Sometimes you like a song so much you want to hear it again, immediately.
At The Pitch, the Finger Lakes Musical Theatre Festival's live workshop series, you just might get your wish.
Midway into "Other Boys," a number from the musical "Mitzvah," Jodi Beckwith stopped and asked co-writer David Hein, "Is that right?"
He fiddled with his guitar for a moment and glanced back at her, nodding his head with a half-nervous smile.
"Other boys play sports, build forts, read 'Harry Potter'; take tests, get stressed, do what they ought to; fail quizzes, run with scissors, fall from trees."
After that lyric, the same one that halted her performance before, Beckwith stopped again.
"I don't think that's right."
Hein took a longer pause this time, talking over the song with Beckwith off-microphone as the audience began murmuring. Ed Sayles, the festival's producing artistic director and creator of The Pitch, chimed in from the back of Theater Mack.
"It's a minor!"
Hein and Beckwith continued their conference as "Mitzvah" co-writer Irene Sankoff, about six months pregnant with her and husband Hein's child, added her own input from the other side of the stage.
After a few minutes, the three returned to their microphones.
"We got it!"
Beckwith restarted, her voice singing at a higher pitch this time. As she and Hein finished the number, the audience responded with applause that said "Great song!" and "You did it!" in equal measure.
The kind of spontaneity and audience camaraderie that took place at Thursday's opening night of The Pitch's second season is one of the series' most winning qualities.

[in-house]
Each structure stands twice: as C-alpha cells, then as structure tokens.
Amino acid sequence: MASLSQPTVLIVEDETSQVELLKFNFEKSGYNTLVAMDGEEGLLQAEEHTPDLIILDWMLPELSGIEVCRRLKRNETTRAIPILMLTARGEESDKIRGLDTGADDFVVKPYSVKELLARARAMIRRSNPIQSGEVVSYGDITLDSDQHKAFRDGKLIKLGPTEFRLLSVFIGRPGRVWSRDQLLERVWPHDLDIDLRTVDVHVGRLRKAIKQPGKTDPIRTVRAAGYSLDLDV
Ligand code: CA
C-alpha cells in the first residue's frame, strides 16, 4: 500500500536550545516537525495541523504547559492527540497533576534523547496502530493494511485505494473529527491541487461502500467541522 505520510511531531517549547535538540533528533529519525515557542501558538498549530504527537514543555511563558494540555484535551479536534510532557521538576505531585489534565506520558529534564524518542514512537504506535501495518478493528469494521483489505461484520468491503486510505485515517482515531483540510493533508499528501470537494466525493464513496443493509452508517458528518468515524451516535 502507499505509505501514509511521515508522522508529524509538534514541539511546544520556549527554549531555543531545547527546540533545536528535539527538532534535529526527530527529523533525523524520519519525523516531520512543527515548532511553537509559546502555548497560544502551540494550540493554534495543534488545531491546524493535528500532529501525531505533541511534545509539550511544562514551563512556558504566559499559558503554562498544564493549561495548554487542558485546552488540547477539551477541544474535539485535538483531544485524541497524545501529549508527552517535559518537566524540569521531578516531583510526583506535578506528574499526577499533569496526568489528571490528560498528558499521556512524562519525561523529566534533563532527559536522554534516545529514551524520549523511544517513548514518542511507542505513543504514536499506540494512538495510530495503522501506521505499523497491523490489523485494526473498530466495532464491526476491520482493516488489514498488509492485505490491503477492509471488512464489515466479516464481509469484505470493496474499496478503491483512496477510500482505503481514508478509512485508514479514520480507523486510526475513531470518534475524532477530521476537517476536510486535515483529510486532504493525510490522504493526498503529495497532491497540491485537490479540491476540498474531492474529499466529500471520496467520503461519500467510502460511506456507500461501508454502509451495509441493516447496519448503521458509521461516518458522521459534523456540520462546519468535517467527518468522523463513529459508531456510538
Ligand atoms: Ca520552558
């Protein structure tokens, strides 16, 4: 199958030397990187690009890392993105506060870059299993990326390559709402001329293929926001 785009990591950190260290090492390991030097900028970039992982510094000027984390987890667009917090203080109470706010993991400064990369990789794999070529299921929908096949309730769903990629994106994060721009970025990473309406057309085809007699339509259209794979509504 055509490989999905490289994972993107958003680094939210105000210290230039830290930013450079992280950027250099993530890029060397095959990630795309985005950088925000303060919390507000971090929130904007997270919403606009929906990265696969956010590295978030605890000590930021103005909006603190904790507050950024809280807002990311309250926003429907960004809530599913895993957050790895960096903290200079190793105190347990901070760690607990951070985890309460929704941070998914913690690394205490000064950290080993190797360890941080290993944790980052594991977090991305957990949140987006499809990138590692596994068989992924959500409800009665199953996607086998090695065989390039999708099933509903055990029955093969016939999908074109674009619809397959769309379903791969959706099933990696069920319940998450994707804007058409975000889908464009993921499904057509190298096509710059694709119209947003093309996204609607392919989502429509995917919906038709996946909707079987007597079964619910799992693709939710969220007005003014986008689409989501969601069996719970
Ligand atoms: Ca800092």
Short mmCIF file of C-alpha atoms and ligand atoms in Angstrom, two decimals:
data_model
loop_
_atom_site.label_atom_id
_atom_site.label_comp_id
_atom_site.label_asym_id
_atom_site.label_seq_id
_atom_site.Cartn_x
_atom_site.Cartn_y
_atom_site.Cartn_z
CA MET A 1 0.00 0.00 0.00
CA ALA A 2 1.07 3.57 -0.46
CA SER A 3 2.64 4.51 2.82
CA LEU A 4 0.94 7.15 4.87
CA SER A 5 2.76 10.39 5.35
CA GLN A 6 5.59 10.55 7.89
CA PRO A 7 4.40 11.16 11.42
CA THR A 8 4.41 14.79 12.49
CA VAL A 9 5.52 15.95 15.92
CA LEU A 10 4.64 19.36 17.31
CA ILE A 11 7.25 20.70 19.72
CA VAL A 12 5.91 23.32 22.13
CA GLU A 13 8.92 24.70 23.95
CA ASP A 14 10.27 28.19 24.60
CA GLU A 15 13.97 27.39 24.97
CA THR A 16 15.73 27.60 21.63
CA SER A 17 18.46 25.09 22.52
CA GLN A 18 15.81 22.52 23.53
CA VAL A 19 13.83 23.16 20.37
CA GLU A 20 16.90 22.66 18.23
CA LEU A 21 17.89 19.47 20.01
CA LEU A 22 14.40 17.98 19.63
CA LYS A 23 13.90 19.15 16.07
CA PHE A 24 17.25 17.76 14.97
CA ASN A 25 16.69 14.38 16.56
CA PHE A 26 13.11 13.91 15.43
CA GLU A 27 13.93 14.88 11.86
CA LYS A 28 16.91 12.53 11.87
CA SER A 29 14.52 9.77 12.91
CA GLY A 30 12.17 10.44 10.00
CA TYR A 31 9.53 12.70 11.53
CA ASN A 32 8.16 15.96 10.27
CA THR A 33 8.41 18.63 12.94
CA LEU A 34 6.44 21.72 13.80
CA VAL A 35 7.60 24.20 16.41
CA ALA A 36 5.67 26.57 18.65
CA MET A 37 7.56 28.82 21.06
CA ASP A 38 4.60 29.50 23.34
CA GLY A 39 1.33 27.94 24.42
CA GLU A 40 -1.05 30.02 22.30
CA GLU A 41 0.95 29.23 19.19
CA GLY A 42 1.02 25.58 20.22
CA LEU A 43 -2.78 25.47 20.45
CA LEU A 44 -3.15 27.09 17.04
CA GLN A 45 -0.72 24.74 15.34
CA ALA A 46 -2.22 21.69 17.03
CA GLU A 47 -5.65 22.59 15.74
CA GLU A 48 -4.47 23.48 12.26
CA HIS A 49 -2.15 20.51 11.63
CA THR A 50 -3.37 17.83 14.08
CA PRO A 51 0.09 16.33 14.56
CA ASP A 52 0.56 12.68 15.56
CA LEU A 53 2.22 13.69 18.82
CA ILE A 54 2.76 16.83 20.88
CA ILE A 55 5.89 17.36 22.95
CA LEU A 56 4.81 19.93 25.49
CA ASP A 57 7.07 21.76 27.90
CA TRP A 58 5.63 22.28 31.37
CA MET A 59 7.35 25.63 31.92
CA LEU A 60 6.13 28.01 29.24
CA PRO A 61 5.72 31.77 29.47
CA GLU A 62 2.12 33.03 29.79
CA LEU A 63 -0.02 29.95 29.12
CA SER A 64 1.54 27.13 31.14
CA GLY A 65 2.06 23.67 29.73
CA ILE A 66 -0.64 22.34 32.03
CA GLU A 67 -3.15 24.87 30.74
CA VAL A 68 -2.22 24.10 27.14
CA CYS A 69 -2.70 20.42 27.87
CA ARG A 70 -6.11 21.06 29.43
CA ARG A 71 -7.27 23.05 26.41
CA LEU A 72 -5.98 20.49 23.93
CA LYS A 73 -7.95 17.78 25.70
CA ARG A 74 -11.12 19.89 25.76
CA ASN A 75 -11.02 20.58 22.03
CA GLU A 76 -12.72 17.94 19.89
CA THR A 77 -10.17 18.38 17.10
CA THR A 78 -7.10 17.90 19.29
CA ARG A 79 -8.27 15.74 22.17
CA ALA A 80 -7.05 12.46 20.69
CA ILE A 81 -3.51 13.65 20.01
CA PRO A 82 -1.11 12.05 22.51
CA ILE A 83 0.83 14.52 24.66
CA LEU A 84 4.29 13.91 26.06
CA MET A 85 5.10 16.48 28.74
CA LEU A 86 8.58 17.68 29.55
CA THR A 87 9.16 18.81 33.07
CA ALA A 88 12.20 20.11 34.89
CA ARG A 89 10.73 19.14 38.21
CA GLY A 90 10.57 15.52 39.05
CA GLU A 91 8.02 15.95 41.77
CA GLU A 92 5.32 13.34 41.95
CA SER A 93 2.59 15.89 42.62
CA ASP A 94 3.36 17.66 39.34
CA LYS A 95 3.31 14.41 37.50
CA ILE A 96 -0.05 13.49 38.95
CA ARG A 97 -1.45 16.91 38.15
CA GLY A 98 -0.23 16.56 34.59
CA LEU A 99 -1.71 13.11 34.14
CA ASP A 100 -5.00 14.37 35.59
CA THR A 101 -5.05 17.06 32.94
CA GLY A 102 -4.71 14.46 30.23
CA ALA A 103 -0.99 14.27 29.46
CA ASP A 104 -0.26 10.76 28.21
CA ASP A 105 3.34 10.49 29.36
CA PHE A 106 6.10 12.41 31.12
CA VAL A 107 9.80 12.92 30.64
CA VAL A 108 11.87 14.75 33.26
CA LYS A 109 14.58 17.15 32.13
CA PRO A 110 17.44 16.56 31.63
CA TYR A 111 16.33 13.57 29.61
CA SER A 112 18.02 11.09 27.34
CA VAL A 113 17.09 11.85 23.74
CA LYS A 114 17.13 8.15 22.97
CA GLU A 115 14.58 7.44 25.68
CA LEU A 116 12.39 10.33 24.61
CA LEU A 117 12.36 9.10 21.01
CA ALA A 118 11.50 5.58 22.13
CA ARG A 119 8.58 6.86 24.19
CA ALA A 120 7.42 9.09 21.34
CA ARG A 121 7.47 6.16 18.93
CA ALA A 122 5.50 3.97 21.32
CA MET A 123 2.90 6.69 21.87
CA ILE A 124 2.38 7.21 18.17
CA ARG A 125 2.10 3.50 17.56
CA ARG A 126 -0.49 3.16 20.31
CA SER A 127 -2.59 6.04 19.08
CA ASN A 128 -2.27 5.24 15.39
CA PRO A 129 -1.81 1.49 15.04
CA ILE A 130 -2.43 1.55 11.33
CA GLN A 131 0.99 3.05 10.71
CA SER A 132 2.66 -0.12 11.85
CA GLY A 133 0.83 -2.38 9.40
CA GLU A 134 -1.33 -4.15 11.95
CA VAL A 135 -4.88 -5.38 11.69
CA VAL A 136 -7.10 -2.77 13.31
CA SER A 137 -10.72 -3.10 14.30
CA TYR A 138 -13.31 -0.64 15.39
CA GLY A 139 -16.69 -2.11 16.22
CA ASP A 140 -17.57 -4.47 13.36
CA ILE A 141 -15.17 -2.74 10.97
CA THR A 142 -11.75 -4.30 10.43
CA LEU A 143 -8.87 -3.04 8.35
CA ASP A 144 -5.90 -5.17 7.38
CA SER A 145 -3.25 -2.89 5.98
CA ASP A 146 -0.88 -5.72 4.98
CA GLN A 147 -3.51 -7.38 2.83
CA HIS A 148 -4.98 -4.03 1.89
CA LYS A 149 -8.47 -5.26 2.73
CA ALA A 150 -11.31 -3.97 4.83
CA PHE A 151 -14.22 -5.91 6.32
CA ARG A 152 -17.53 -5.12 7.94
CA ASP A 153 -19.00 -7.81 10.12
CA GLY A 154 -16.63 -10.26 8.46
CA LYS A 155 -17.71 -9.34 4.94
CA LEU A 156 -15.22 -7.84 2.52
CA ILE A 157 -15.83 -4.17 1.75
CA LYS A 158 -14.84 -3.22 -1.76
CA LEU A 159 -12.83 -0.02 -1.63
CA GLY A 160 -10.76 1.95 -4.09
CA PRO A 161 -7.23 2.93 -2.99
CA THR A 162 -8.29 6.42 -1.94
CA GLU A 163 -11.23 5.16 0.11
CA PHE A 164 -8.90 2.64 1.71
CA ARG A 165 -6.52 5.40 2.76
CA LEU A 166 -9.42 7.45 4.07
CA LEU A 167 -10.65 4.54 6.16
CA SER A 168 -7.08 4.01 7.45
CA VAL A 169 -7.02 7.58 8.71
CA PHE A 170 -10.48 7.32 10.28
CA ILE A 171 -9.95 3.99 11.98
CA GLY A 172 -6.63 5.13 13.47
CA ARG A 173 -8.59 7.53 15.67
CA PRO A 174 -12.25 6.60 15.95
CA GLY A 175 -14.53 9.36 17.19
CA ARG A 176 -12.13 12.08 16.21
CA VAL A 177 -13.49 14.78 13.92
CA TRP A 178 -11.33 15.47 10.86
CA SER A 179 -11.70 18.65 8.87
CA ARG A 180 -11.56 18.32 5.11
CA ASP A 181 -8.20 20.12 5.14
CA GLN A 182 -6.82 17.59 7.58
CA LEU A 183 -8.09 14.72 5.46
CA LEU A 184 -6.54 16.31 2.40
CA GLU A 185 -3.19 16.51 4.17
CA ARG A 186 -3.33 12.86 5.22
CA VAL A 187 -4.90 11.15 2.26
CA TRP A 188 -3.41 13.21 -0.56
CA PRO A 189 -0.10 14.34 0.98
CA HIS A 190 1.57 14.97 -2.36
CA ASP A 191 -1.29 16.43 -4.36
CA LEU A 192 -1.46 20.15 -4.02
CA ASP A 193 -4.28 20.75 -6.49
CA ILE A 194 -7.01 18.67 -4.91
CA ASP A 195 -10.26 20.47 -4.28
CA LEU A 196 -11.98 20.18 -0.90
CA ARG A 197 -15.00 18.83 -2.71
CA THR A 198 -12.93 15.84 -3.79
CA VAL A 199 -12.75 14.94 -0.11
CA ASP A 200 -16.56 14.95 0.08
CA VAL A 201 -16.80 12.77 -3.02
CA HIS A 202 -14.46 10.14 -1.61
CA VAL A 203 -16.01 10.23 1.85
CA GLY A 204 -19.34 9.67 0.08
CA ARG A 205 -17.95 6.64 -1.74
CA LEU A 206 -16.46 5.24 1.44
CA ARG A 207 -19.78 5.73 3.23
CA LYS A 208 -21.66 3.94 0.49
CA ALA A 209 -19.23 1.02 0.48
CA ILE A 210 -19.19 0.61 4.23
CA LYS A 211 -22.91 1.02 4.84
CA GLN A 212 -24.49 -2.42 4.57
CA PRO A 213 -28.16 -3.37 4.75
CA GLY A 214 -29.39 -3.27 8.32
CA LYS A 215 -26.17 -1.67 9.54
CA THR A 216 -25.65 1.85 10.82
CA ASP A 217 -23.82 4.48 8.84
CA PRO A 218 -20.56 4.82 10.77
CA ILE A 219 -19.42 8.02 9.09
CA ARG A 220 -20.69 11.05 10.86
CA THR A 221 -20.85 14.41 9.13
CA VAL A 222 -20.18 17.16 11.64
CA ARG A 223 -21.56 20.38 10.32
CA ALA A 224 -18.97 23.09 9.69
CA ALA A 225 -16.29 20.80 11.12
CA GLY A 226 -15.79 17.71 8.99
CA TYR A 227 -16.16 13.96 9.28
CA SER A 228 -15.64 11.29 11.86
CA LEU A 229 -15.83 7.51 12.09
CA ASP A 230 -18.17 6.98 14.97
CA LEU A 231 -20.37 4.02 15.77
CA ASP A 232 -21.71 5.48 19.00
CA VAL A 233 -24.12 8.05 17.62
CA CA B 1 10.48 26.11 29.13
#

Those charms were especially strong with the presence of Hein and Sankoff, whose "My Mother's Lesbian Jewish Wiccan Wedding" was one of the biggest hits of last year's inaugural Finger Lakes Musical Theatre Festival. In front of an audience of about 80, many of whom saw that show at the Auburn Public Theater, Hein and Sankoff were the subject of no small amount of reverence.
By leading the second season of The Pitch, the duo also redefined the series as more than just a launchpad for new faces of theater — as it was for "Neurosis: The Musical!" which premiered at Theater Mack last year and graduates to Auburn Public Theater July 18.
Indeed, The Pitch can be a place for old friends, too.
Hein and Sankoff's new musical, about a mother preparing her autistic son for a bar mitzvah while working through marital trouble wrought by the disorder, seemed almost as inspired by Hein and Sankoff's own life experiences as "Wedding" (which is about Hein and his mother). Sankoff explained her work with children with autism, and Hein recounted their research of the few instances when those children went through the Jewish rite of passage.
They also prefaced their run-through of "Mitzvah's" first act by noting that they rewrote much of the show in the week prior. It felt more polished than that — interruptions aside, the songs were crisp, and the rabbi's jokes, told Thursday by Hein with an avuncular Hebrew accent, had the audience in show-stopping hysterics. But he and Sankoff were still hungry for suggestions about what could be improved.
The duo had plenty of time to hear it, because, in a major change to The Pitch from last year, the series now presents only one musical a night. Instead of squeezing two playwright teams into 45-minute slots and permitting only a couple questions, the process can breathe a little.
Hein and Sankoff seemed to benefit from the change, as many raised their hands with thoughts about "Mitzvah." Some of them concerned the boy's father, who frustratedly walked out on the family in one of the show's final first-act scenes. Hein solicited opinions on what he and Sankoff should do with the character, and he seemed affirmed when audience members said they wanted what he and Sankoff had planned all along (no spoilers).
Through The Pitch's part in the Finger Lakes Musical Theatre Festival, it may not be long before audiences can be certain how "Mitzvah" ends.